By showing the way to mine data quickly and use it effectively, IT managers will become our data heroes.
If IT security is now “everyone’s job,” what does that mean for the folks who actually work in IT? Roles – and job titles – have been evolving as rapidly as technology itself in recent years. And while data security has always been a serious component of IT’s role, recent glaring data breaches and ransomware attacks have pushed security to the top of the priority list. So how does the new emphasis on cybersecurity affect the changing role of IT managers?
Good Reason To Be Afraid
According to the Poneman Institute’s 2016 Cost of Data Breach Study, the average total cost of a data breach for US companies has reached $7.01 million. That’s up 7% over 2015, although the report notes that cost has “not fluctuated significantly” overall since Poneman started this survey 11 years ago.
Industries most vulnerable to customer loss following a data breach:
- Financial services
- Life science
- Service organizations
Threats are coming from every direction. Much has been written about the unfortunate fact that your employees are your worst enemy when it comes to data breaches. In fact, the Poneman report notes that just 50% of data breaches are caused by malicious or criminal attacks. The other half are self-inflicted:
- 27% due to “system glitches that included both IT and business process failures”
- 23% caused by employee negligence
Your employees aren’t out to sink your company, most of them are simply ignorant about the everyday risks, let alone how to avoid them. Nonetheless, uninformed employees and direct cyberattacks aren’t the only sources of potential data leakage.
Forecast: Cloudy, With Increasing Mobility
Third-party data sharing multiplies the number of potential weak points. This is an obvious concern, with increasing reliance on cloud-based services, not to mention vendors with whom companies share their data in the normal course of business. So IT managers are becoming contract managers as they consider security threats posed by third-party agreements with service providers and suppliers. Who, exactly, is responsible for protecting that data being shared? And are they fulfilling that responsibility?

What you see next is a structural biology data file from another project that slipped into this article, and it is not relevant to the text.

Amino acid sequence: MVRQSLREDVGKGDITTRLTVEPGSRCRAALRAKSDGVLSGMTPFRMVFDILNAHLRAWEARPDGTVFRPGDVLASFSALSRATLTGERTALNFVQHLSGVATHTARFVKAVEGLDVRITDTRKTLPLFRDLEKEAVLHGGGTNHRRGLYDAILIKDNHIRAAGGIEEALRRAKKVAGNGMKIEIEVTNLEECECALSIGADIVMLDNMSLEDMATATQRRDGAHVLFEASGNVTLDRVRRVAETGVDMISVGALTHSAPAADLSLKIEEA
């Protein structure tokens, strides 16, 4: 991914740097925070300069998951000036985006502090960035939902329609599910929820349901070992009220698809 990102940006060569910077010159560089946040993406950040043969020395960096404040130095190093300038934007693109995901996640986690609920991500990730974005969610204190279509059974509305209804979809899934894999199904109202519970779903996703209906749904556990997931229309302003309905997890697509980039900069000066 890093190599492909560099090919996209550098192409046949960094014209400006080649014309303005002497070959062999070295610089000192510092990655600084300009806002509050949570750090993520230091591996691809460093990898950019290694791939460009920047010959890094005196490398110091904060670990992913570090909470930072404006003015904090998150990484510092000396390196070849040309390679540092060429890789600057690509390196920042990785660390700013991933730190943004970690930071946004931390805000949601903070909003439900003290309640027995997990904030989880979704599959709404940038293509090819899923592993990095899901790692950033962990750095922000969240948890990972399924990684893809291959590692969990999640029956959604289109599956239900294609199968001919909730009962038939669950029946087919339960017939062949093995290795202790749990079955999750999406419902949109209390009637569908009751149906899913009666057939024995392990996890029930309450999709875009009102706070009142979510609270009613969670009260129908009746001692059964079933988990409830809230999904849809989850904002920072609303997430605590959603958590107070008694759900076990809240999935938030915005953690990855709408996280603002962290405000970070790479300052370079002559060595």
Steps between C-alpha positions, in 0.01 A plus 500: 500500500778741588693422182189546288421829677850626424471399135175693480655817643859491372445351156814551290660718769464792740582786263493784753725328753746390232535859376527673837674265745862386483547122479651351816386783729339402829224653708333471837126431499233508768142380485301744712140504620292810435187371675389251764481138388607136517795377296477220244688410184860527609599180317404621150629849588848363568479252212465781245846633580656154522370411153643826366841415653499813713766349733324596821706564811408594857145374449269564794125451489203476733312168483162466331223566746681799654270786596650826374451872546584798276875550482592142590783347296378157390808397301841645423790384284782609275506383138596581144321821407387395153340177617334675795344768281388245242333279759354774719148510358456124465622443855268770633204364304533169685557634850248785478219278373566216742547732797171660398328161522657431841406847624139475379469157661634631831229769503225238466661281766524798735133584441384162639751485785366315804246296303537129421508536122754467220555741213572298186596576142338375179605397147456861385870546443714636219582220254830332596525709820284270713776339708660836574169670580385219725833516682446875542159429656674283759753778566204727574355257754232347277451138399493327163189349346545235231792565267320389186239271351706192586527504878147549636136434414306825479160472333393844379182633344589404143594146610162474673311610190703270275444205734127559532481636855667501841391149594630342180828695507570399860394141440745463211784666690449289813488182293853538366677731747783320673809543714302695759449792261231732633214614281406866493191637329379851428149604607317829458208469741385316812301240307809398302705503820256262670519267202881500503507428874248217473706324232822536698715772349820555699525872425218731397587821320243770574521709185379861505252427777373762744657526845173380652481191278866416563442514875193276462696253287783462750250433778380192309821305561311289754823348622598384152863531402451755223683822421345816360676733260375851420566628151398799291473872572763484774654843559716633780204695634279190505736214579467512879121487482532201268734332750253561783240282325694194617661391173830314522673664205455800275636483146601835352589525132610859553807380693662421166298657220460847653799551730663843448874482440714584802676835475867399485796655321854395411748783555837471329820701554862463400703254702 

Furthermore, third-party threats include the multiplicity of devices and apps which are routinely used by employees in the course of their work but which are not owned or controlled by the company.
Obviously when it comes to network security, IT managers are having to look inward while building a sufficient fortress against outside attacks. They must be able to predict as well as respond to security threats that could come from foreign countries, criminals, hackers, terrorists, even maliciously-motivated employees or contractors. Or insufficiently educated insiders whose ignorance inadvertently opens the door to attackers. Email, web browsers, increasing use of cloud-based and mobile tools, and the Internet of Things all pose risks.
Assuming the Role of “Security Coach”
Senior IT leaders are responsible for ensuring that IT is, indeed, everyone’s job when it comes to data security. That starts with helping C-level leadership see the strategic value of digital initiatives, and moves downward to inspiring all employees to internalize the importance of vigilance, to protect the company’s digital assets.
In a recently-released whitepaper, Tableau noted, “IT and users must collaborate to jointly develop the rules of the road for their secure environment that each other must abide by in order to maximize the business value of analytics without compromising on the governance or security of the data.”